To help caregivers balance competing priorities while maintaining their overall health and well-being, the Alzheimer’s Association offers these tips:
- Take Care of Yourself – It can be easy to neglect your health while caring for others, but making sure you are healthy can help you be a better caregiver. Try to eat well, exercise and get plenty of rest. Carving out just 30 minutes a day for yourself to do something you enjoy can go a long way to reducing caregiver stress.
- Maintain Good Communication – Help other family members understand the demands you’re facing and enlist their help and support. A 2017 Alzheimer’s Association survey found that 91 percent of Americans believe it “takes a village” to care for a person living with Alzheimer’s, but many caregivers fail to ask for help.
- Seek Support – Organize friends and family who want to help provide care and support. Access local support groups or online communities to connect with other caregivers. If stress becomes overwhelming, seek professional help.
- Know You’re Doing Your Best – It's normal to lose patience or feel like your care may fall short sometimes. You're doing the best you can. For support and encouragement, consider joining an online or in-person support group.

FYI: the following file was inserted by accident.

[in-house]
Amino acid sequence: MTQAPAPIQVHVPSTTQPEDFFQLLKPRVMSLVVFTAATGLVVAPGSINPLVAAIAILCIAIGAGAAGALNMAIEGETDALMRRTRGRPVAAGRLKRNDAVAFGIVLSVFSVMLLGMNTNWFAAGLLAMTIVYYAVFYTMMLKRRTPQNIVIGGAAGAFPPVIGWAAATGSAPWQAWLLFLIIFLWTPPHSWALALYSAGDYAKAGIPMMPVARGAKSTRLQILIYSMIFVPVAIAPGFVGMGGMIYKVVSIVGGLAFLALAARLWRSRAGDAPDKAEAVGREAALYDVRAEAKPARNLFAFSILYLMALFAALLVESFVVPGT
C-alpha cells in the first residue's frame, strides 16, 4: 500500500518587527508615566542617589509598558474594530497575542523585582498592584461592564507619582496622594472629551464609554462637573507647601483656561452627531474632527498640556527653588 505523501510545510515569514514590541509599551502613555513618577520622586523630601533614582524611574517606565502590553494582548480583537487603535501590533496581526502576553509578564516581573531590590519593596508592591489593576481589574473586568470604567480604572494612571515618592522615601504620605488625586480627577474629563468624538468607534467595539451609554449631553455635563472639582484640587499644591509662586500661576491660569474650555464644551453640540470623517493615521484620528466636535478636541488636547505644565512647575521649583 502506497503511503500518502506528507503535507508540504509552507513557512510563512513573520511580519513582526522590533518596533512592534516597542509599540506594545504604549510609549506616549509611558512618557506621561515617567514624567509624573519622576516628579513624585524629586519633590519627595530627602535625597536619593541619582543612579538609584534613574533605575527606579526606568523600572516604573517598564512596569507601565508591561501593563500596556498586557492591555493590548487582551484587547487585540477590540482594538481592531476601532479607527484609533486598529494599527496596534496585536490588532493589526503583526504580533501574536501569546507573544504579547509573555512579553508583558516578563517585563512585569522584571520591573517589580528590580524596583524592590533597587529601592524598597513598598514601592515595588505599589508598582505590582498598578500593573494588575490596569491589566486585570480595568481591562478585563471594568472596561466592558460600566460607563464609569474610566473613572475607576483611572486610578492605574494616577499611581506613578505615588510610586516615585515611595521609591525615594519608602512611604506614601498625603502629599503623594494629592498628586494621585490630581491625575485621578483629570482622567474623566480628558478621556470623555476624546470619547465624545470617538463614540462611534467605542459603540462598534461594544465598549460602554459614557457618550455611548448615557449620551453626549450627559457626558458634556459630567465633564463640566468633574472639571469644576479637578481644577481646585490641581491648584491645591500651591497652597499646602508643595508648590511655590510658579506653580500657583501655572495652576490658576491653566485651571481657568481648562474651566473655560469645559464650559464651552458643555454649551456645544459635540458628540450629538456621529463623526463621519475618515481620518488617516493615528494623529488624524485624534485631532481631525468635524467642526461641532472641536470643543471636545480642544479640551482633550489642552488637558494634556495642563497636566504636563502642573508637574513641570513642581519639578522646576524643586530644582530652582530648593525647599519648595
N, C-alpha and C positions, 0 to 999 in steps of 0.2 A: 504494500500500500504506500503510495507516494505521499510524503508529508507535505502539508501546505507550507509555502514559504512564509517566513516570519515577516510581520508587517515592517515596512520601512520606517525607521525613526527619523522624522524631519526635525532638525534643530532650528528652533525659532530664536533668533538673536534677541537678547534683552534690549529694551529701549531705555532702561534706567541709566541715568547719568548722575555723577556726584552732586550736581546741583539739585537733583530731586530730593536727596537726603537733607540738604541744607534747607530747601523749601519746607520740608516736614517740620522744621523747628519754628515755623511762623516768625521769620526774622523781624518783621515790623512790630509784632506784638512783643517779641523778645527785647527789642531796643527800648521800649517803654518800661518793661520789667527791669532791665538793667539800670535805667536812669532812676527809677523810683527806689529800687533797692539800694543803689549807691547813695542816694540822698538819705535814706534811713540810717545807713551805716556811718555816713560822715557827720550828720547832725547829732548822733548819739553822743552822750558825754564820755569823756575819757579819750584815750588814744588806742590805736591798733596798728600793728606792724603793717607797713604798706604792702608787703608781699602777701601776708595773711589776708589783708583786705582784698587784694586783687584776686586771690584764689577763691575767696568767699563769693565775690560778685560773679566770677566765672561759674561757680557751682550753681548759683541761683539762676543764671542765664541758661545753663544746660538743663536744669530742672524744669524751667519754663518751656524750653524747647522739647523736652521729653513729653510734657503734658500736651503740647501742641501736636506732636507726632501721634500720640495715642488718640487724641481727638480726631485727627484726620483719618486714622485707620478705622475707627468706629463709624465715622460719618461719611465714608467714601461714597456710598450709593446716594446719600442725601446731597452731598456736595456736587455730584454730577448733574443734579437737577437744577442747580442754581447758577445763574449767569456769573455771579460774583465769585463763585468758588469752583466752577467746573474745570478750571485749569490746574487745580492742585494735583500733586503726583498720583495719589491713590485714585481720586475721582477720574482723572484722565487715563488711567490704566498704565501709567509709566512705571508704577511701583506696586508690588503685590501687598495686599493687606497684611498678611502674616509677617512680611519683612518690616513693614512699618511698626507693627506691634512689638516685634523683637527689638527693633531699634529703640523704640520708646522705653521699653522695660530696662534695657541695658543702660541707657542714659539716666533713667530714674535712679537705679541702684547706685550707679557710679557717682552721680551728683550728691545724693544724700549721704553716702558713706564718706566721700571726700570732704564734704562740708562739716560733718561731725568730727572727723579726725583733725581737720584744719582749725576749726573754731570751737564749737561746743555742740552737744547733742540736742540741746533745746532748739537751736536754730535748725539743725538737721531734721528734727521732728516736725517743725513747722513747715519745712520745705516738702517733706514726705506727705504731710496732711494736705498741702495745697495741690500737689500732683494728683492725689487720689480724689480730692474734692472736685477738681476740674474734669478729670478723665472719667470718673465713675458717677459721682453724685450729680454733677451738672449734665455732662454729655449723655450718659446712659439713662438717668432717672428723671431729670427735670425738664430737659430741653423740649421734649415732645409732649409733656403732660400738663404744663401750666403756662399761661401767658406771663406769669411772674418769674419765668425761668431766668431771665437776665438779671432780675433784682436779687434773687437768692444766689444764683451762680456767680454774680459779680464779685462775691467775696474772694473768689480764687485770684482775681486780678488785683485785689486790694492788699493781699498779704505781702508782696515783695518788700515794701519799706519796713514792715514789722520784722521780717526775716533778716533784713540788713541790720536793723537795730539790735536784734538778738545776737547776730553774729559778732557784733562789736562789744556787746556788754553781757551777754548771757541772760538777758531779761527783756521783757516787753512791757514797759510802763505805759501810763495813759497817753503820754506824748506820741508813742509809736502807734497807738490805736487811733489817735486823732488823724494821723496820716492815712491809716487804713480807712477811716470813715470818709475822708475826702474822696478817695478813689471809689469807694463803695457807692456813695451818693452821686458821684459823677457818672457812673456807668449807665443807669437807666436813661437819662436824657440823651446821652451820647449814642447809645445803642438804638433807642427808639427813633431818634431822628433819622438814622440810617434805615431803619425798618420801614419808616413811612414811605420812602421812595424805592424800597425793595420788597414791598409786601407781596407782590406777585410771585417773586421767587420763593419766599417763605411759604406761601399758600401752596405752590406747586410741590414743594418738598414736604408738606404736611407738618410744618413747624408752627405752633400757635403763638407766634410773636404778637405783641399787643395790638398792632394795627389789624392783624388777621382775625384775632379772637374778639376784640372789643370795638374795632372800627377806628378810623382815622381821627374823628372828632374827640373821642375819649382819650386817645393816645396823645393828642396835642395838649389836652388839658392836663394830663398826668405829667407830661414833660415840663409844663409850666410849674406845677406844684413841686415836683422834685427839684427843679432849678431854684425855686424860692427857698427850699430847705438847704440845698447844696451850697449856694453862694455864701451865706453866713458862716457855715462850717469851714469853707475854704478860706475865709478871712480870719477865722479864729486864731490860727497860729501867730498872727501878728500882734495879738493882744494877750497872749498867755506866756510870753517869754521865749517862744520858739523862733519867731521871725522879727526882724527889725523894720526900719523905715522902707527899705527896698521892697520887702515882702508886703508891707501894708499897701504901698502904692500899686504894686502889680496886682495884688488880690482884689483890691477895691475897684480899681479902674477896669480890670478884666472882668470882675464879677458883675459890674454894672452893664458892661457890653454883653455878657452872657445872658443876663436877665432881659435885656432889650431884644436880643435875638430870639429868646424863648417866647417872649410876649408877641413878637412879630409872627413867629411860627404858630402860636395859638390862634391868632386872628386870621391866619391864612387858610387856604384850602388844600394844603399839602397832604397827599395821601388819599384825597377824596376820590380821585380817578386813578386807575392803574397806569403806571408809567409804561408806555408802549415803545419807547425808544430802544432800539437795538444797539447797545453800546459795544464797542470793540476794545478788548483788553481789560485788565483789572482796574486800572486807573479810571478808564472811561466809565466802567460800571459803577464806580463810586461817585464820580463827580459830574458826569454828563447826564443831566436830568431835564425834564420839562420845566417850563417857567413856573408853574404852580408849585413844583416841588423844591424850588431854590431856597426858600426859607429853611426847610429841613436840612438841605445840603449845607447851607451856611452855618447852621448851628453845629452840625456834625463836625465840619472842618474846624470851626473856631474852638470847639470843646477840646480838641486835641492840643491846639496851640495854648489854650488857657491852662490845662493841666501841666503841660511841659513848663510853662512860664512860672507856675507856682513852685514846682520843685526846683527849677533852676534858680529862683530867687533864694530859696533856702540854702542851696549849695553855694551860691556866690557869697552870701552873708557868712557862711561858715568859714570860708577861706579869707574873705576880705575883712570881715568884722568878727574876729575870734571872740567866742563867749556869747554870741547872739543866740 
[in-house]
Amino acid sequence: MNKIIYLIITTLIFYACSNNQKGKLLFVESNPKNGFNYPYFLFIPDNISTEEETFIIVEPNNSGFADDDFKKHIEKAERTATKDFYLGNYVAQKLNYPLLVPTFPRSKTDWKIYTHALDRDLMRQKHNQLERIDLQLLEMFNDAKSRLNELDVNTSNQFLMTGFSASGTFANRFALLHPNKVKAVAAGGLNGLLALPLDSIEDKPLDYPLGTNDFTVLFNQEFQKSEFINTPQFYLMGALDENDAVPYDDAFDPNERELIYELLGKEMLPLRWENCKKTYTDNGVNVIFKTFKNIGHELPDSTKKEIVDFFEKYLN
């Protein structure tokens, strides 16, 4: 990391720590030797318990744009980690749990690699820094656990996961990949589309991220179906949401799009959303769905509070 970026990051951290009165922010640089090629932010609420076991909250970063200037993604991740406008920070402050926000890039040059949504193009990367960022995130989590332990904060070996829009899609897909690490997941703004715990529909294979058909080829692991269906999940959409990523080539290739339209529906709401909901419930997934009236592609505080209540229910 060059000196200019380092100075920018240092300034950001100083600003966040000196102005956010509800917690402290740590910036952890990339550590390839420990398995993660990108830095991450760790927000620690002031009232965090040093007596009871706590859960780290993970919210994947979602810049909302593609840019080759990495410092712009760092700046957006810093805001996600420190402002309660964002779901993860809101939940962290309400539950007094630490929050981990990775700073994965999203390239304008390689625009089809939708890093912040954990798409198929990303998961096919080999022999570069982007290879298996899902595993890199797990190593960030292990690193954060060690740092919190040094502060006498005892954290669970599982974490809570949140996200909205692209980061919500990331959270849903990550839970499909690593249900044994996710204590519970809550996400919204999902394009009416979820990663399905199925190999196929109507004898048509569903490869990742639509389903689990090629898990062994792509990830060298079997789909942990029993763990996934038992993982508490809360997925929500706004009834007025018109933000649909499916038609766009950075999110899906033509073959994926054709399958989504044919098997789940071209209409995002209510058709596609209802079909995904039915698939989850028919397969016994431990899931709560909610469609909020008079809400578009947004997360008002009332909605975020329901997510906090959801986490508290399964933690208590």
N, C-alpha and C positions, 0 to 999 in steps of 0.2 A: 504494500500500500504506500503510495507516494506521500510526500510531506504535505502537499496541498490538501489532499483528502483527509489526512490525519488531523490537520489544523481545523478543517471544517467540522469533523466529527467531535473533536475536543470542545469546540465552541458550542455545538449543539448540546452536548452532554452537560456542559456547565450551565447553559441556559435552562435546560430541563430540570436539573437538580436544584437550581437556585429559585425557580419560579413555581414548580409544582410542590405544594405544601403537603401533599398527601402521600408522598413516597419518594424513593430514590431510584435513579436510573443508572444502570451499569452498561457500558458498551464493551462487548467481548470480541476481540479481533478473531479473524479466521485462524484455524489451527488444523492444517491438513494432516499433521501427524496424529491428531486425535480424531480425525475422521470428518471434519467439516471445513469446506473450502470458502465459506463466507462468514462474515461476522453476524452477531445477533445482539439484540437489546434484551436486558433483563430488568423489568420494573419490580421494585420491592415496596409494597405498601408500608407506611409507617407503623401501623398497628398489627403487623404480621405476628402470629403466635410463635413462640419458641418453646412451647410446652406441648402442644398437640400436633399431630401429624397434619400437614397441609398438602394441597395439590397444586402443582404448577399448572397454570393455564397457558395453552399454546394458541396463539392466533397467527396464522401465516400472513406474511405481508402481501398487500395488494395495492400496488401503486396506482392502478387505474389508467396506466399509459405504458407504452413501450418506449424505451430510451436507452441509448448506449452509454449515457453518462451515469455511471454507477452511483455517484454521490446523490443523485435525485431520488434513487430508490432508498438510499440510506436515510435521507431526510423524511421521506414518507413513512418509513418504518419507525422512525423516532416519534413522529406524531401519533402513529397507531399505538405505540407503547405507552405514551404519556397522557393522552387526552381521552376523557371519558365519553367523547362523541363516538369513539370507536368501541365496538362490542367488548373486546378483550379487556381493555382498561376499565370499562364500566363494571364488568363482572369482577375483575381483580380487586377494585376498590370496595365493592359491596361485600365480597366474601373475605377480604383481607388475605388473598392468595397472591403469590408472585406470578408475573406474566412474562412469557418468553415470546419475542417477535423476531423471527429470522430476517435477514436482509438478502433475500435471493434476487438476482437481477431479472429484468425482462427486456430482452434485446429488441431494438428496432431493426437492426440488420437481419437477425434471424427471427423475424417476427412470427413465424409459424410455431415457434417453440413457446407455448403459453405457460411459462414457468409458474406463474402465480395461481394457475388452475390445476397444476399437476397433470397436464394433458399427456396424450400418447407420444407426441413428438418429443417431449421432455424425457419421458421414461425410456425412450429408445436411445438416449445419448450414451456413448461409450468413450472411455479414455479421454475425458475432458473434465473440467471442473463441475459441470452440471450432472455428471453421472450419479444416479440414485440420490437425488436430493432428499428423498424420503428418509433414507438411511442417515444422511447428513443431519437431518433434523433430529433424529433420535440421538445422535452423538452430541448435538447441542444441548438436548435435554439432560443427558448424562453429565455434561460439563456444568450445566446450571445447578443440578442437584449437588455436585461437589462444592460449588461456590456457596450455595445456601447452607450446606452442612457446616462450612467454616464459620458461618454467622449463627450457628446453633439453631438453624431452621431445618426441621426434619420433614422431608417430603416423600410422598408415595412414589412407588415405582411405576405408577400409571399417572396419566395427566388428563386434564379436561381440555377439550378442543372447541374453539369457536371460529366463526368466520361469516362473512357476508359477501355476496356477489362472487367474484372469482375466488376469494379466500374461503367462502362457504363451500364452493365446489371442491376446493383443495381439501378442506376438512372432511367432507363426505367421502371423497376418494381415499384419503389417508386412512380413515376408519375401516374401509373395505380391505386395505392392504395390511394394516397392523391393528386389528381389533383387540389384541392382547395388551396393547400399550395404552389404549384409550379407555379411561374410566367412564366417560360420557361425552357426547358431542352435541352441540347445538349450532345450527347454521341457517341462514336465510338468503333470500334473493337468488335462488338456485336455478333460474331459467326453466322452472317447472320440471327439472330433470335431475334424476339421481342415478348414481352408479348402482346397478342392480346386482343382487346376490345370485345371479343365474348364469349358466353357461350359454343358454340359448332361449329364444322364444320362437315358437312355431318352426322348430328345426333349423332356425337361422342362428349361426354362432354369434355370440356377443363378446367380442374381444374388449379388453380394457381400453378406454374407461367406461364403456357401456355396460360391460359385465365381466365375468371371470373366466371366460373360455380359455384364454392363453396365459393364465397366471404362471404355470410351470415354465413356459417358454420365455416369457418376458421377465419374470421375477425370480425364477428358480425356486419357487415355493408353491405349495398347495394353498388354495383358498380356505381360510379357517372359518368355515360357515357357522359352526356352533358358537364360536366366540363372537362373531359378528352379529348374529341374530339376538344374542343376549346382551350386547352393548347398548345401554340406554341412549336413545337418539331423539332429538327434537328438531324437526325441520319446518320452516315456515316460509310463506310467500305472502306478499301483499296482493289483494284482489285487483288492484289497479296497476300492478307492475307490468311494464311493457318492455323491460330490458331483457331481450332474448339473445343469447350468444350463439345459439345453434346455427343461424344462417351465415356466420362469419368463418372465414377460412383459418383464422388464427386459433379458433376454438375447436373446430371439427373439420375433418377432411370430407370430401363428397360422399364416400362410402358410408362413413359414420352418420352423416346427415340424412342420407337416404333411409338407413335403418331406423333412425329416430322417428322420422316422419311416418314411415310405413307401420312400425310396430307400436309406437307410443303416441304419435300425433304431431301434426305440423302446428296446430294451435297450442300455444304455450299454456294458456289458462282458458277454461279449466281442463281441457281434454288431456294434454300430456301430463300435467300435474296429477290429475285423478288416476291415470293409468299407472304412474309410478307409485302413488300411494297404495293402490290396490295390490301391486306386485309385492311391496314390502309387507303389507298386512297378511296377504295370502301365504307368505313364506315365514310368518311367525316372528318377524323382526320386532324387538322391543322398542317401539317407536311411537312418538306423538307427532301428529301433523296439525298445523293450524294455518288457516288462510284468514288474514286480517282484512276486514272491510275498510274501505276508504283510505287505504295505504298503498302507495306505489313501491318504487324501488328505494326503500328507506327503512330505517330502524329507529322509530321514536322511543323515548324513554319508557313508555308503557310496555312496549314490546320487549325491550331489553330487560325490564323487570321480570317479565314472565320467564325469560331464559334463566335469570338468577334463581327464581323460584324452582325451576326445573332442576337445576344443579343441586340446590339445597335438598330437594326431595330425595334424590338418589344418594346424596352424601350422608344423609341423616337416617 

“Too many caregivers are hesitant to ask for help or they just don’t know how,” Elliott adds. “That’s why our free education programs, caregiver support groups, the 24/7 Helpline (800.272.3900), and all of the resources at alz.org are so important.”
To learn more about Alzheimer’s disease and to find resources for caregivers, families and people living with the disease, visit www.alz.org. The complete Facts and Figures report, updated annually in the spring, is available at alz.org/facts.
The Alzheimer's Association is the world's leading voluntary health organization in Alzheimer care, support and research. Our mission is to eliminate Alzheimer's disease through the advancement of research; to provide and enhance care and support for all affected; and to reduce the risk of dementia through the promotion of brain health. Our vision is a world without Alzheimer's. For more information, visit www.alz.org.